Hello from Coquette Point,
After three weeks of cool, dry and sunny weather 5mls of rain fell last night and more is expected in the coming days. A large high is moving into the ‘Bight’, and it will signal a strong wind warning along the coast and the return of the inevitable rain. Early this week strong winds brought breaking waves across the Johnstone River bar reminding me yet again of Lieutenant Johnstone’s report in 1872 of this ‘breaking bar across Gladys Inlet’.
I went to Cairns on Tuesday as guest speaker to Permaculture Cairns’ June meeting. I was so impressed with the enthusiasm and dedication of this group to sustainable living. They are an example to all of us. The group members help each other through ‘energy exchange’. They carry out working bees on each other’s prosperities, this strengthens their community and is a catalyst for innovations and the sharing of ideas, most of all members get a help to tackle big jobs.
I stayed overnight with Permacultures’ Carol in her 100 year old cottage. On her small block Carol has every square inch under food production: she is inspirational.
The scats left by the cassowaries this week appear to contain a good assortment of fruits.
Camouflage is a remarkable ability that some animals have, none more so than the white-lipped tree frog. I found a frog in a woven read basket this week and it had turned a caramel-brown with chocolate spots. I placed it on a palm leaf and within half an hour it slowly started to regain green pigmentations to its skin.
Green ant activity is often linked to rain. This week I noticed that green ants have built one of the largest nests I have ever seen at the very top of an umbrella tree. They have neatly laced the large leaves into a football shape and the leaf stalks look like giant pillars supporting the nest.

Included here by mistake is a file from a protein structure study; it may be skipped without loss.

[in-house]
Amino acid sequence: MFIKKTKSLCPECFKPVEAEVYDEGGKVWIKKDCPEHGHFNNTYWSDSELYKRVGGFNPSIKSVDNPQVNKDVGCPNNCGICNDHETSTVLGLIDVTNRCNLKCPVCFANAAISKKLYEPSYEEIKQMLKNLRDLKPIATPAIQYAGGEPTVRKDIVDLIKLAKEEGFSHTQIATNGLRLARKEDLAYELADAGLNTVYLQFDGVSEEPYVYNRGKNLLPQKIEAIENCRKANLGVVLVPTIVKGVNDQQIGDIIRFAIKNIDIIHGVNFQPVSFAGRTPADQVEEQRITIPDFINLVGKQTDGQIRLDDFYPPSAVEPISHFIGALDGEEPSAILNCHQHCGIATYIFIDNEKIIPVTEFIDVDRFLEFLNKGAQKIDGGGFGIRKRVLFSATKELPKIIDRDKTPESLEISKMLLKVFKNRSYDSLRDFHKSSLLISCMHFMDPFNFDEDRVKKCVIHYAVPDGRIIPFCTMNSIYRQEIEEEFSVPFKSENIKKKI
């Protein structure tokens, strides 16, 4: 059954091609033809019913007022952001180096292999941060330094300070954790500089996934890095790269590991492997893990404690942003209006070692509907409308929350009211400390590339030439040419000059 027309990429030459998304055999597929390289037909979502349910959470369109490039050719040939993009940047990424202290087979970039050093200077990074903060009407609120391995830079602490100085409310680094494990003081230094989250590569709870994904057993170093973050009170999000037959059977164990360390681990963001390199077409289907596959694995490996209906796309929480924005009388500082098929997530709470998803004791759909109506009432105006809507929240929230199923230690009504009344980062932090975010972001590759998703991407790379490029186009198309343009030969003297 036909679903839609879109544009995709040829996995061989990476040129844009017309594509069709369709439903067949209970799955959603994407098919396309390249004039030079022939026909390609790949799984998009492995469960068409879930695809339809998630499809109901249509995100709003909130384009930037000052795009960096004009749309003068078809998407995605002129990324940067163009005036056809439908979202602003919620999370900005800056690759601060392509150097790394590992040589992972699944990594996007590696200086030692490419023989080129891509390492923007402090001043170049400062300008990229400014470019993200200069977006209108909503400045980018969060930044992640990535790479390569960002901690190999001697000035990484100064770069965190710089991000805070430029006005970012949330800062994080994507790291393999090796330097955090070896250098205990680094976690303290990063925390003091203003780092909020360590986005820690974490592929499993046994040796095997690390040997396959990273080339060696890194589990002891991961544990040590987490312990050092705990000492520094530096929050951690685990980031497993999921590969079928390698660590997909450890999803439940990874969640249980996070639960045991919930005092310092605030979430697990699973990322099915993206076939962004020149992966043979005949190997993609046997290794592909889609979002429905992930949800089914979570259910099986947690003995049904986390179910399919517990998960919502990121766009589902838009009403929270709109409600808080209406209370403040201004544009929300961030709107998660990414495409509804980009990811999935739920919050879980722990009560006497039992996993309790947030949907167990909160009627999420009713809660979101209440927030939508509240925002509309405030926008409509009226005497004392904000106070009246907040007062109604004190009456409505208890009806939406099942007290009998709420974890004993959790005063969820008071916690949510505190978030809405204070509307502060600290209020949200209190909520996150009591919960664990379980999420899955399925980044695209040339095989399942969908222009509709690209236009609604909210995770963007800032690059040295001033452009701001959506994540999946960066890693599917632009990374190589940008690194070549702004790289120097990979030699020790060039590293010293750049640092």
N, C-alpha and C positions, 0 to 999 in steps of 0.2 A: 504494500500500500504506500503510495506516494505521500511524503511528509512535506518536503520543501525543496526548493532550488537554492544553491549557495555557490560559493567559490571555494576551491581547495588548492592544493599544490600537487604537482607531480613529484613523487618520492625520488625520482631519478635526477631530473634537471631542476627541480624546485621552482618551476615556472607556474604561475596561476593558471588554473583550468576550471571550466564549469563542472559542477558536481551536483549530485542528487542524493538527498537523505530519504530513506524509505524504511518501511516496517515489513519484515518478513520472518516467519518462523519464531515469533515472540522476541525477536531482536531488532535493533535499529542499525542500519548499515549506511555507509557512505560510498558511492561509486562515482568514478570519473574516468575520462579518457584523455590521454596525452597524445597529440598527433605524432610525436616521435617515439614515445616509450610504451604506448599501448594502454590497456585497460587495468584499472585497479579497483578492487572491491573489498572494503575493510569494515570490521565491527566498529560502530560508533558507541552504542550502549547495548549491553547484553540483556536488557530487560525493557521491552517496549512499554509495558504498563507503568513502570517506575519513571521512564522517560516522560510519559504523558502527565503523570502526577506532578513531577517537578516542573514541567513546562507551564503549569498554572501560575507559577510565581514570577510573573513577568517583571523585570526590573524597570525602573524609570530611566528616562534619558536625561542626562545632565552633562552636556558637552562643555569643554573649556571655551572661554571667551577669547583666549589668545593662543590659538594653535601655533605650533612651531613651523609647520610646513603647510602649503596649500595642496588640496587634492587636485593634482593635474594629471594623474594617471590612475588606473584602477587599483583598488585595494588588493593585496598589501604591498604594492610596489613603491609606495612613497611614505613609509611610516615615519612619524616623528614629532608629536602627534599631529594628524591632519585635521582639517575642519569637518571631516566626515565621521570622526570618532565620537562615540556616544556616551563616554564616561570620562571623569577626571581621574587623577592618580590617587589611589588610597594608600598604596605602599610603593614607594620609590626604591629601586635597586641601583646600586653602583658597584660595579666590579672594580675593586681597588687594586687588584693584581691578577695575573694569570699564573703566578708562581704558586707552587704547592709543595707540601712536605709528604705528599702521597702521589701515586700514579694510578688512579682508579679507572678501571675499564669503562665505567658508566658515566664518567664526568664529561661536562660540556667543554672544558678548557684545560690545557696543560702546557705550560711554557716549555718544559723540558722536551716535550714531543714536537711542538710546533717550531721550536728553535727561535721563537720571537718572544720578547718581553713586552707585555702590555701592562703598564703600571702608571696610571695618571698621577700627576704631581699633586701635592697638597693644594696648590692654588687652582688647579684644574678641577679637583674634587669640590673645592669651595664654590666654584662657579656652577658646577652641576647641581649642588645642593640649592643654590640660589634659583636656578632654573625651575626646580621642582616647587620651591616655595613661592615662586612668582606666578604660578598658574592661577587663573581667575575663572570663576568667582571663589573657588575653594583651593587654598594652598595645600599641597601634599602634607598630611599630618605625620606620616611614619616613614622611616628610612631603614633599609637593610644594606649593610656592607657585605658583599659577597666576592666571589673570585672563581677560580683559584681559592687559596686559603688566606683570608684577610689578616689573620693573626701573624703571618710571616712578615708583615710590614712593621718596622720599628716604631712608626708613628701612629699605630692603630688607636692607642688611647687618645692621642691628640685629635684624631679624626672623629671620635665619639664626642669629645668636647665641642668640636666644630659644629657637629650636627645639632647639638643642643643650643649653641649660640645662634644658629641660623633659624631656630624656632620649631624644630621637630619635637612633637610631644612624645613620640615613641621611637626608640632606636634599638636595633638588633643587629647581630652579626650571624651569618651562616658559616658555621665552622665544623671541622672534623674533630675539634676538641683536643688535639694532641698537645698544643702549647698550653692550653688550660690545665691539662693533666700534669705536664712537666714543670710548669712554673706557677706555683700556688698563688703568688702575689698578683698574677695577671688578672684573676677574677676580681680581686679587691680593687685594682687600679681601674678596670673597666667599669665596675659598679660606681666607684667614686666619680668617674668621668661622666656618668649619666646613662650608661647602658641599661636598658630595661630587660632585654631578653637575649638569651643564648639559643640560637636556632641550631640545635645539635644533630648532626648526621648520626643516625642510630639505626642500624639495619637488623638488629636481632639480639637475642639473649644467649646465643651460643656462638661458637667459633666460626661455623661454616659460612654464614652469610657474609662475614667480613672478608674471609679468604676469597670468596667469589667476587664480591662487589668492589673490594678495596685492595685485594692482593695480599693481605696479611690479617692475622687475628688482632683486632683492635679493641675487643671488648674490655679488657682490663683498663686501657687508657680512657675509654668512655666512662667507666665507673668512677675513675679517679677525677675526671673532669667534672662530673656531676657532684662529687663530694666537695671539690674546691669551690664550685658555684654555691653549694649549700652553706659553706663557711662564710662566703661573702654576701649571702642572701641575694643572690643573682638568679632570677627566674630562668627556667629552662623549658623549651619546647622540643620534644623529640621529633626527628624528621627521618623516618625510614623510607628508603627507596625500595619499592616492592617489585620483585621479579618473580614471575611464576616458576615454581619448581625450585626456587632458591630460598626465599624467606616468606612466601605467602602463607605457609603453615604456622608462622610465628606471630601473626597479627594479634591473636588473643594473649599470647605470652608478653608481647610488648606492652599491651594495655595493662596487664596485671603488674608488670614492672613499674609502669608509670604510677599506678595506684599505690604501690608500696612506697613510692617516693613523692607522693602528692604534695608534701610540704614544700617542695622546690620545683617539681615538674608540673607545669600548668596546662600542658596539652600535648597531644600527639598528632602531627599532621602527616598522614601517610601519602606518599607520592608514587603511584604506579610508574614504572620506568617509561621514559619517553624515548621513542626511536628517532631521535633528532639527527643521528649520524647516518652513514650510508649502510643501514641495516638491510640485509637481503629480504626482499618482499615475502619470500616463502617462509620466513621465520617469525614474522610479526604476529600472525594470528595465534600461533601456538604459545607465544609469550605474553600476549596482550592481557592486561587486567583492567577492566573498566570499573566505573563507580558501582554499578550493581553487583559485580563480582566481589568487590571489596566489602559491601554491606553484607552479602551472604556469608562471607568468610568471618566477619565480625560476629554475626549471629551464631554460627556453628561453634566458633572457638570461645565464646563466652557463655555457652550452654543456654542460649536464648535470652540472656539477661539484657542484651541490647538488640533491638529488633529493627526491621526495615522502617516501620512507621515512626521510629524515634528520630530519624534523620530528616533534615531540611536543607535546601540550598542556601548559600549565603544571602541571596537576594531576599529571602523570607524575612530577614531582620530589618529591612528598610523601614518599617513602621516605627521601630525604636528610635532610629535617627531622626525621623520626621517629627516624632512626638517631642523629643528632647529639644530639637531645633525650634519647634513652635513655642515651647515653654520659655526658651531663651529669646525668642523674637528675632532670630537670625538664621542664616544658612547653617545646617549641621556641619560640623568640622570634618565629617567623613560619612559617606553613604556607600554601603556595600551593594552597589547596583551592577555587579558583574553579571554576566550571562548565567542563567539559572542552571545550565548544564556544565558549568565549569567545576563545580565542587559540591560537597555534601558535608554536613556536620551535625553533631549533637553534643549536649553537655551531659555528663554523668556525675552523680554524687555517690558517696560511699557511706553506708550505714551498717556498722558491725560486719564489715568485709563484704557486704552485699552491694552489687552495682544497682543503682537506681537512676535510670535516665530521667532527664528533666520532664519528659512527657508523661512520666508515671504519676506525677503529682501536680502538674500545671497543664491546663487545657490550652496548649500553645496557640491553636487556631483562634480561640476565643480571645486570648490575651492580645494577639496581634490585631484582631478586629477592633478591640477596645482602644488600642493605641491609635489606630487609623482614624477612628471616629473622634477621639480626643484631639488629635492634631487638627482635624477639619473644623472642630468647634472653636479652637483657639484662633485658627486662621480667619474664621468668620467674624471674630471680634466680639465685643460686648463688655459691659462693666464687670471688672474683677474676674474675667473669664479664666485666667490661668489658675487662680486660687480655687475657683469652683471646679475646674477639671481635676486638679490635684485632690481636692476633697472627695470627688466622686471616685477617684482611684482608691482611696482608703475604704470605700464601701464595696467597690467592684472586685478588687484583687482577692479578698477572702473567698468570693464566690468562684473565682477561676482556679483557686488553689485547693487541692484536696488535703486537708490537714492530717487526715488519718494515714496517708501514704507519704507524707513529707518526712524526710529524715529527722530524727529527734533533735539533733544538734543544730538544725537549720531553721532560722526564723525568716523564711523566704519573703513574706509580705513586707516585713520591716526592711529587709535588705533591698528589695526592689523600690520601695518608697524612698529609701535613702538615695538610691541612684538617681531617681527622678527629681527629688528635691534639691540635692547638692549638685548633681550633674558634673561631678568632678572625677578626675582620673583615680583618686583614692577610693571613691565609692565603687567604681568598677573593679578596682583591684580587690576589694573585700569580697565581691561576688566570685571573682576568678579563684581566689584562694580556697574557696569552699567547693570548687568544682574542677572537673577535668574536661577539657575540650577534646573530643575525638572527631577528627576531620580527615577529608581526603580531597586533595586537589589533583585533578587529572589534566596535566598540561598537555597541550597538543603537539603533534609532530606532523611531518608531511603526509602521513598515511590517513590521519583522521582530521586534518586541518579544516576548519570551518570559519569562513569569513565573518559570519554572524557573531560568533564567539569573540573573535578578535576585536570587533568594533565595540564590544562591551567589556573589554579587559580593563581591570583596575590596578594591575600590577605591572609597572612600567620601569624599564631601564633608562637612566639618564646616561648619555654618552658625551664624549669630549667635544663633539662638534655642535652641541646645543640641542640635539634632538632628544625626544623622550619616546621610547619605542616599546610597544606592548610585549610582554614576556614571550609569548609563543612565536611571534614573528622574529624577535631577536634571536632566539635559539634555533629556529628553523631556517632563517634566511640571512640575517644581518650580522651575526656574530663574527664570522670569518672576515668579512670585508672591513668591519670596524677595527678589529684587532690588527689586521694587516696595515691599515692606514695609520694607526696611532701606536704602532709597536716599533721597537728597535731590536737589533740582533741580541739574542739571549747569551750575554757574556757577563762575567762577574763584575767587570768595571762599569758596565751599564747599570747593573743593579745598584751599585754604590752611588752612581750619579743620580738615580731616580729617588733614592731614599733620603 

Perhaps the green ants could show our politicians what can be achieved when a community pulls together.
When one wakes in the morning one never knows who or what the day may bring. Today I was totally gobsmacked to meet a retired high school teacher from my old home town Ayr.
Bill Donnelly and his wife Carol, also a teacher, arrived at the nursery today looking for the house where his father had lived, when he was manager at Mourilyan Sugar Mill in the 60’s. My house had been turned into flats in 1957 by the previous owner Harry Murray and apparently Bill’s father had lived here for a short time and during that time Bill also stayed on visits. When we started talking I soon learnt that Bill had taught at Ayr high when I was there and his father was the chief engineer at Pioneer Sugar Mill and my dad was the chief engineer at Kalamia Mill.
Bill remembered my Dad and the fact that our Dads were friends. ‘Oh yes’, he told me ‘ I remember your father, Sid Dahl, well’. The other amazing coincidence is that Bill also spent time in the Pacific, Solomon Islands, where I also spent time in the 1960’s. We had a lovely afternoon together reminiscing.
Coquette Point has lost a dear friend this week. Buddy Hendle has left for doggy heaven. For the last 18 years Buddy has endeared himself to the community of Coquette Point. Full of play and mischievous at times Buddy was dearly loved and will be missed by Nila, Ray and Chris and all his friends. It is said that seven dogs years is equivalent to one human year, using this figure Buddy had reached the great age of 126.
Until next week,
Love and peace,